The Gibraltar Contingency Council convened again tonight at No 6 Convent Place.
The Captain of the Port John Ghio updated the group, chaired by the Chief Minister Fabian Picardo and the Governor Vice Admiral Sir David Steel on the evening’s developments. Minister for the Environment John Cortes and Minister for the Port Vijay Daryanani were also in attendance. The Deputy Chief Minister and the Minister for Civil Contingencies attended by video call.
The indications are that it is probable that the vessel has not broken apart as such, but has crumpled.
OFF LOADING FUELS CLEANLY & SAFELY : THE TOP PRIORITY
The first concern is the offloading of the amount low sulphur heavy fuel oil onboard as soon as possible, followed by diesel and then lube oil. The fuel will now be dealt with as waste and will likely be sent for recycling.
Current evidence suggests that the fuel onboard is well contained and it is hoped that offloading can begin tomorrow morning.
The public should be reassured that there has been no way to remove the fuels in question from the vessel any sooner in a manner that was not a risk to the environment. If such an option had been available with any resources at hand in the area, it would have been taken.
The ongoing plans to remove the oil are the best possible plans for removal of the fuels in question in a manner that is clean and will not risk lasting environmental damage to Catalan Bay, our wider coast or the our neighbour’s coasts.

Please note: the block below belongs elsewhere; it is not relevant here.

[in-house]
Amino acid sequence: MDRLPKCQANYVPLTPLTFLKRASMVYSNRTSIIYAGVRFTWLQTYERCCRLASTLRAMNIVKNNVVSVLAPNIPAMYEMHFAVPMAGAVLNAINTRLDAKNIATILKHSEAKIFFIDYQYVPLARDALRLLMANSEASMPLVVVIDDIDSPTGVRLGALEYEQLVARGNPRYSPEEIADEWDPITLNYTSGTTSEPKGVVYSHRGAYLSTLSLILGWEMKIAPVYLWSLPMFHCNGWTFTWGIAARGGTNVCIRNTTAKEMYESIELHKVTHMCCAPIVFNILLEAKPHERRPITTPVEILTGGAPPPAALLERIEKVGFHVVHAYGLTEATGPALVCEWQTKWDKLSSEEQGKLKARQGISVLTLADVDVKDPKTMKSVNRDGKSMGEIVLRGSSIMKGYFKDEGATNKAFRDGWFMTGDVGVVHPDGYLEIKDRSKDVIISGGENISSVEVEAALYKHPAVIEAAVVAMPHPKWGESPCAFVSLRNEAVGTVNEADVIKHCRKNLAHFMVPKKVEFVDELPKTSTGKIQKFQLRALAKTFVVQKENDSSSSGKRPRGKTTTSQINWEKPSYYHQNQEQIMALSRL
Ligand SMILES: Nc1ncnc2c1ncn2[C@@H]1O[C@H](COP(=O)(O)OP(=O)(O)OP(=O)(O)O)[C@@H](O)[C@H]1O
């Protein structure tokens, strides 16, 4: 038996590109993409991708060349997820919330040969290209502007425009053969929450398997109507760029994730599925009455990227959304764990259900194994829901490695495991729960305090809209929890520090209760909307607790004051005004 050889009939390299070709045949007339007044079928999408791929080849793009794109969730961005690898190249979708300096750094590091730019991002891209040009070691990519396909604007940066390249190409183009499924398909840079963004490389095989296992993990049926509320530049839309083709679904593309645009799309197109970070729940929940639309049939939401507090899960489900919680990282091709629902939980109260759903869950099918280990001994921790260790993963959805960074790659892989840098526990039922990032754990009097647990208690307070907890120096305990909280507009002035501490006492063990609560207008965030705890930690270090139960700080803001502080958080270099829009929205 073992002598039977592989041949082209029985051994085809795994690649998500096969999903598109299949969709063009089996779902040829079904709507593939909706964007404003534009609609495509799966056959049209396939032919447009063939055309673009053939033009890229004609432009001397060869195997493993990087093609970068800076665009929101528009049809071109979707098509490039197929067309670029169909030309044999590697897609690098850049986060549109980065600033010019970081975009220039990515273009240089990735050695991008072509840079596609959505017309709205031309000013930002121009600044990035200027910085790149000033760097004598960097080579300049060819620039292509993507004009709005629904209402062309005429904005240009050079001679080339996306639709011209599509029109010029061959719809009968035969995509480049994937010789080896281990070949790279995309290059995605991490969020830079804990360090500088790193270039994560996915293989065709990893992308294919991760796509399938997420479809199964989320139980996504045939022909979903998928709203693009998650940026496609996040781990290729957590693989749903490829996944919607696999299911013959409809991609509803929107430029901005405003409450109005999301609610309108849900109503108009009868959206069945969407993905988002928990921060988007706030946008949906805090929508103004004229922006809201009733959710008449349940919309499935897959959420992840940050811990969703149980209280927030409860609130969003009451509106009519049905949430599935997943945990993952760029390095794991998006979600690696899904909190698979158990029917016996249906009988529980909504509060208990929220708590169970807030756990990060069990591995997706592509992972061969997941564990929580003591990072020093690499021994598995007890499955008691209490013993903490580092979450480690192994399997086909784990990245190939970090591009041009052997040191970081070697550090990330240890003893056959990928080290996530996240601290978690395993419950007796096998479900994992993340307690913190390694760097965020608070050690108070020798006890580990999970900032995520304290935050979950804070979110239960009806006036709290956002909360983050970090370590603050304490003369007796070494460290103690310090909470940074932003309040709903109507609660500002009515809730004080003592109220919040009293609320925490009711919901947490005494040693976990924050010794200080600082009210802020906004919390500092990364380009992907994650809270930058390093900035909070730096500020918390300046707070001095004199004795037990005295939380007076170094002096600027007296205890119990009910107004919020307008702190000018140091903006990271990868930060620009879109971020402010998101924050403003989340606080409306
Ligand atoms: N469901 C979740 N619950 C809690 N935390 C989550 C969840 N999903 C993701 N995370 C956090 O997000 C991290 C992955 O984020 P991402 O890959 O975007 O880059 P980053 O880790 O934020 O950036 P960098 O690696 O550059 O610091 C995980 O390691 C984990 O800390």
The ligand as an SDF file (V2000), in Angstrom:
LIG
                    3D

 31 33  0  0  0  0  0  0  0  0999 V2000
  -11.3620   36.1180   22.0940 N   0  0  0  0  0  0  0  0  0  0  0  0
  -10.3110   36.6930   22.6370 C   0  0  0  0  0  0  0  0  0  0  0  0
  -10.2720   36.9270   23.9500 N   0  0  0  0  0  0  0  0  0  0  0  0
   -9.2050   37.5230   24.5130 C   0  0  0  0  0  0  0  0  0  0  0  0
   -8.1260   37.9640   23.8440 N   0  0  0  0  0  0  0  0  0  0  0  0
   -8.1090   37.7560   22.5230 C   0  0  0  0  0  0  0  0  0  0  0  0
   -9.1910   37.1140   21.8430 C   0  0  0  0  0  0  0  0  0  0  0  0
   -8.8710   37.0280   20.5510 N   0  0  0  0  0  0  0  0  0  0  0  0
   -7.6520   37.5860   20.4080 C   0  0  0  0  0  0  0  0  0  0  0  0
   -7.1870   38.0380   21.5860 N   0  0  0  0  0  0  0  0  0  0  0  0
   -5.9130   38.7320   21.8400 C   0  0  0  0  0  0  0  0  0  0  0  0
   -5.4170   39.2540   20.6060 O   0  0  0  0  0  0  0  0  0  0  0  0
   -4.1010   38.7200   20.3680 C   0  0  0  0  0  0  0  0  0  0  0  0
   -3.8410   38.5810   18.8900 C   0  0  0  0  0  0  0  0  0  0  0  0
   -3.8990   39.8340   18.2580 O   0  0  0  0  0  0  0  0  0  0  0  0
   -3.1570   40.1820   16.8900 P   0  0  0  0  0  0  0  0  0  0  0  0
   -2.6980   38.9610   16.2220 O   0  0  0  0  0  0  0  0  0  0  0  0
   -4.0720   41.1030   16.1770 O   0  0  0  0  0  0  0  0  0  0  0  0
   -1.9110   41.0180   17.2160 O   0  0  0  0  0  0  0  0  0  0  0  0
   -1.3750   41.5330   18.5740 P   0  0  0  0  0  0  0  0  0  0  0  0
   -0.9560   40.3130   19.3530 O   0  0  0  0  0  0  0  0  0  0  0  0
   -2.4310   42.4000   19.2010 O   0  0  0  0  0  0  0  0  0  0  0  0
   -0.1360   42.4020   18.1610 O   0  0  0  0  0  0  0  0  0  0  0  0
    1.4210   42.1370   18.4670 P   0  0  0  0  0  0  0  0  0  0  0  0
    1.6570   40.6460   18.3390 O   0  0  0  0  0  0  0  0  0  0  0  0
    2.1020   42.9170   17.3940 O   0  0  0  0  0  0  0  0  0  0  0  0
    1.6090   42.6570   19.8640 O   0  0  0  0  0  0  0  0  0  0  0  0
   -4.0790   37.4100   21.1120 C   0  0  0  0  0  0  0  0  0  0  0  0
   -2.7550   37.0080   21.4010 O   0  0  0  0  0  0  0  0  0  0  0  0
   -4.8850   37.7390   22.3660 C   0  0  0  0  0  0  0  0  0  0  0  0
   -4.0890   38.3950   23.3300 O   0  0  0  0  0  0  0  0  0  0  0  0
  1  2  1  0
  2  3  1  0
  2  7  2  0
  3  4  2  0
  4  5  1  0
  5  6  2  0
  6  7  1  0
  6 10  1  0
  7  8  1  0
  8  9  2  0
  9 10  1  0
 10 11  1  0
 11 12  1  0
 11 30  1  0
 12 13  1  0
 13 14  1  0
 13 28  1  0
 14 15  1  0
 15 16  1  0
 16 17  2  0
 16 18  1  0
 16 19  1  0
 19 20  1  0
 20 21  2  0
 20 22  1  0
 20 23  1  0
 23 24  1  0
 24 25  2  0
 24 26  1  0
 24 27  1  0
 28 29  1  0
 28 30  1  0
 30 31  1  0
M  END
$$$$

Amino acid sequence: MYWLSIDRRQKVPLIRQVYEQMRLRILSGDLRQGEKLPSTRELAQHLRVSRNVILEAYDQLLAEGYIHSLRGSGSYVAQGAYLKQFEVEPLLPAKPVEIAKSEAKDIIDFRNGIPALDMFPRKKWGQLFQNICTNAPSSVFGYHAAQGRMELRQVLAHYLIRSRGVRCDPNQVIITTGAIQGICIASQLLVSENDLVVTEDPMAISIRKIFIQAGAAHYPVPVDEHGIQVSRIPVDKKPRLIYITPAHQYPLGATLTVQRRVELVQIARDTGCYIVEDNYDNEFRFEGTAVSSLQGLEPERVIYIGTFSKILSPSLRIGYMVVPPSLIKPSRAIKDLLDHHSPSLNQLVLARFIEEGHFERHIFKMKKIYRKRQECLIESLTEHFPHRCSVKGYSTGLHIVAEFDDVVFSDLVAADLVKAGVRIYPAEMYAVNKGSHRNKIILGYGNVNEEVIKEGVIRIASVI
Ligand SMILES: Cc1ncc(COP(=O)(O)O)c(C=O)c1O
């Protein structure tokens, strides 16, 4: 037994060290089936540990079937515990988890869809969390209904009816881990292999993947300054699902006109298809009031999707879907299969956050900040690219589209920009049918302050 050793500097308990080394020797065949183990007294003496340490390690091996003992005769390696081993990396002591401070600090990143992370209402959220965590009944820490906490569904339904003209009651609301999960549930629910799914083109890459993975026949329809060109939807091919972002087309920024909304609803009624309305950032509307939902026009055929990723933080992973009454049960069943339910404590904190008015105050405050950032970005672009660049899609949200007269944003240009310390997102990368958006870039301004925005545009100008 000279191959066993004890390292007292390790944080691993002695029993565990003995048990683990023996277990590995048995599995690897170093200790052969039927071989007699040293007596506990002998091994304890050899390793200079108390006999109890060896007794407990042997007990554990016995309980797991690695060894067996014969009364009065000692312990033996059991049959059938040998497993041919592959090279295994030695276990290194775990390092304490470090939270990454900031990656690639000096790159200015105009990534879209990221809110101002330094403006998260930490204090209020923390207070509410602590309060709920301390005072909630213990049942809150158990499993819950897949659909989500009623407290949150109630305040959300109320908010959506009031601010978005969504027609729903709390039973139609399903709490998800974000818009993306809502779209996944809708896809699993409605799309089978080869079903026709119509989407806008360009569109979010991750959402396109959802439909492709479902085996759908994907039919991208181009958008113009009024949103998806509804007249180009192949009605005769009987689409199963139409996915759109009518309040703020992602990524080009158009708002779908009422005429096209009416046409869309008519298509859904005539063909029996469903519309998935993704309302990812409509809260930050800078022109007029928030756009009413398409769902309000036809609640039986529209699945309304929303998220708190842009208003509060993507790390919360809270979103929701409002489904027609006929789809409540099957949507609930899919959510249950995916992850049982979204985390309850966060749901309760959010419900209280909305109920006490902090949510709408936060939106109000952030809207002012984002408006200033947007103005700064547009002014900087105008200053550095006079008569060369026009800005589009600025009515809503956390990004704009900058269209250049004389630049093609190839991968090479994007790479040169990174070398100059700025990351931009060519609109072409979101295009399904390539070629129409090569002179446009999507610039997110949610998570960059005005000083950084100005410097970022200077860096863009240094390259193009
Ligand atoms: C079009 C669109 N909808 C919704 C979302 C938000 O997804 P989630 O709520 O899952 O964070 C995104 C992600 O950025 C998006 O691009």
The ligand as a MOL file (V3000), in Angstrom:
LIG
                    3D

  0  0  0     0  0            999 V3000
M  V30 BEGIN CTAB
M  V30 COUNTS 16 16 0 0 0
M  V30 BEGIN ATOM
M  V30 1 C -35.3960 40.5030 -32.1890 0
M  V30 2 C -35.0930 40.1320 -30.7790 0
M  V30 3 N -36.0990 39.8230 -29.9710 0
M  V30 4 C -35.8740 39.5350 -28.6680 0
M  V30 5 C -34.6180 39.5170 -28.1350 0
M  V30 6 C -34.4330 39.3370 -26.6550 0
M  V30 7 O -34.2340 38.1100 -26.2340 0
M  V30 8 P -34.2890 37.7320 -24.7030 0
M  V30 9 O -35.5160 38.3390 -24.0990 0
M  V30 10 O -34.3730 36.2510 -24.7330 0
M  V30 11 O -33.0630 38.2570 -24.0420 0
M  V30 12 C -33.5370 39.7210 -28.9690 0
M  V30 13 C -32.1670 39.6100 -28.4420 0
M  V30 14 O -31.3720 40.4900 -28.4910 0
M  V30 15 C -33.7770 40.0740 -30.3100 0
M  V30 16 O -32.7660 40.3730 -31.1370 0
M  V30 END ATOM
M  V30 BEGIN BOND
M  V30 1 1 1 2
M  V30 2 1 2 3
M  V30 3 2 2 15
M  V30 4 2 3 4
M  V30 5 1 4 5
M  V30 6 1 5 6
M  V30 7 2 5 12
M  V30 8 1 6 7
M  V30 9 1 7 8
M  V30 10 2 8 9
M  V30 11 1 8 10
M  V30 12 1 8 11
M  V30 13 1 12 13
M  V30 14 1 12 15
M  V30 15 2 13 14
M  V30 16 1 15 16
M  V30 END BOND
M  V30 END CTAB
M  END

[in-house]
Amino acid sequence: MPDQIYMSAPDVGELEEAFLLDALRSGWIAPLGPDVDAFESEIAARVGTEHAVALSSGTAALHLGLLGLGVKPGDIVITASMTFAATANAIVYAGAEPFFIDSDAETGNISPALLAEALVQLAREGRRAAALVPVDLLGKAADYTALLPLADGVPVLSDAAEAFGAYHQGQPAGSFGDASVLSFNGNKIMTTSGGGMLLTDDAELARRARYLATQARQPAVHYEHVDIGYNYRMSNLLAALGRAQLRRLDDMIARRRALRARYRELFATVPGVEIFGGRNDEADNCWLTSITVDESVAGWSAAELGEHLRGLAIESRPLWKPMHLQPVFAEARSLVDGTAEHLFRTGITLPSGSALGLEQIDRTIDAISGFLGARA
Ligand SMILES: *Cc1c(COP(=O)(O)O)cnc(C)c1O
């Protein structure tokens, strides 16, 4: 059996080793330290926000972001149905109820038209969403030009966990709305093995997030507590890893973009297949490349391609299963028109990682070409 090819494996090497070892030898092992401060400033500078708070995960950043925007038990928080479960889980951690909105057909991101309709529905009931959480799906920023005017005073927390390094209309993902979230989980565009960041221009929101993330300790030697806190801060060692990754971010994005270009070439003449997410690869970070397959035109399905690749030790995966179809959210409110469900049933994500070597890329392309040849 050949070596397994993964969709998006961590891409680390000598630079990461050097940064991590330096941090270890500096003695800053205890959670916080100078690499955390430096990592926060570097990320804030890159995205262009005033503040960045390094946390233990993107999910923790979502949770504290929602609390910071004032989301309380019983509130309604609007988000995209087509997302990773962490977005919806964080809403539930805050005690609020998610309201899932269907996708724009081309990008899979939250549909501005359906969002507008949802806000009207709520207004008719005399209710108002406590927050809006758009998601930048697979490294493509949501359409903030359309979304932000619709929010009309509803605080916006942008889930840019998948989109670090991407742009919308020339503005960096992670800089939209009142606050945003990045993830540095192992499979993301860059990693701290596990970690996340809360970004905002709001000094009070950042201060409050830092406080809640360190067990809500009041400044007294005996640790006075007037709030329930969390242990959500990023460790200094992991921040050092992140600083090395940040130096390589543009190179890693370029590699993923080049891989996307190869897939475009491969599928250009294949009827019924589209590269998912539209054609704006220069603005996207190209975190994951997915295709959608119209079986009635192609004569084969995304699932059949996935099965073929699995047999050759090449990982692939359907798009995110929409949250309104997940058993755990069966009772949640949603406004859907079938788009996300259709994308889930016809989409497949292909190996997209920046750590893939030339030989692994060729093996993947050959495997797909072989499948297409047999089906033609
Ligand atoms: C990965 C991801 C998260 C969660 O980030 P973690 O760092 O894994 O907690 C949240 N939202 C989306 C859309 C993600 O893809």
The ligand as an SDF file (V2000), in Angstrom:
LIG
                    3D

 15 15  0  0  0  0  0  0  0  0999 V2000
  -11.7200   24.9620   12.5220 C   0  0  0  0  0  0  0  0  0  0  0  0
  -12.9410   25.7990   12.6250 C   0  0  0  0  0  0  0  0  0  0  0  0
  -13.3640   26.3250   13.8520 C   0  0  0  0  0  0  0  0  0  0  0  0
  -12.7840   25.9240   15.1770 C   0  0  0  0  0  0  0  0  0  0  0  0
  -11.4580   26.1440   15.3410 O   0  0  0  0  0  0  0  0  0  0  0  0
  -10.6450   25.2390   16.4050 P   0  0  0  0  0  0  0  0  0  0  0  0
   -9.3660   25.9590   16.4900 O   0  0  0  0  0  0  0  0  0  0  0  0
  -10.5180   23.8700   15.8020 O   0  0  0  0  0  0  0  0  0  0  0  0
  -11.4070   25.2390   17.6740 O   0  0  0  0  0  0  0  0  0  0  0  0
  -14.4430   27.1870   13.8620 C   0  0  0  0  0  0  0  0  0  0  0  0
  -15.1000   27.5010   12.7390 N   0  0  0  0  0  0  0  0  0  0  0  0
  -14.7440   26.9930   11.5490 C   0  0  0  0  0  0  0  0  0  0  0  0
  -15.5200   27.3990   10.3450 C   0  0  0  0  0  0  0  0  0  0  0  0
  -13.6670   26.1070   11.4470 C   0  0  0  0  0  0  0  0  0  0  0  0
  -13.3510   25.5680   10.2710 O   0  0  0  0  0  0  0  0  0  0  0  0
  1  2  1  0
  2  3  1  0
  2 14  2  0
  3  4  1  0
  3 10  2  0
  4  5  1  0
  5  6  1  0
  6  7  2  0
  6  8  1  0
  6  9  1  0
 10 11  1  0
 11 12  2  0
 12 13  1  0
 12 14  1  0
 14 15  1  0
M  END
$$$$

PROTECTING CATALAN BAY & REVENTING POLLUTION FROM A POTENTIAL OIL SPILL
The boom in place on the port side of the vessel’s hull is being separated from the hull to avoid any potential oil seeping outside.
A further inflatable boom will be deployed tonight in J formation to collate any oil that may seep overnight.
At least 3 further booms will be ready to be deployed in J formations by tomorrow. A foam-filled boom will be placed at Catalan Bay as a tertiary precautionary measure to protect the beach.
OIL SPILL RESPONSE PREPAREDNESS
Additional oil spill equipment has been procured from the UK and is expected to arrive in Gibraltar on Sunday.
The Department of Environment has staff qualified in oil spill response on standby to manage any response.
Environmental sensibility mapping is underway to determine the most placements for preventive booms along Gibraltar’s coastline and to protect both Gibraltar’s beaches and those in neighbouring Spain.
REMOVING THE HULL : LIKELY NOW A LONGER TERM OPERATION
As a result of the further break experienced this afternoon, the salvage of the hull of the OS 35 is now likely to require a longer term plan.
The timeframe for this is now likely extended past the previous expectation of a few weeks.
The floating of the vessel by installing a cofferdam is likely no longer a viable option for its salvage.
These issues will, however, not be clarified until a dive team is able to inspect the damage in the morning.
There will be a blue-light presence on the water to provide security overnight.
The salvage master and P&I will board the vessel.
A dive team will conduct an external survey and determine the extent of any break. It is hoped that it will be possible to begin to pump out fuel from the vessel.
The Foreign Secretary, Rt Hon Liz Truss MP, has been in contact with the Chief Minister to offer UK support for the operations if necessary. The Chief Minister has expressed the gratitude of the People of Gibraltar to Ms Truss who has taken time out from the last throes of the Conservative leadership election to be in contact with the Chief Minister.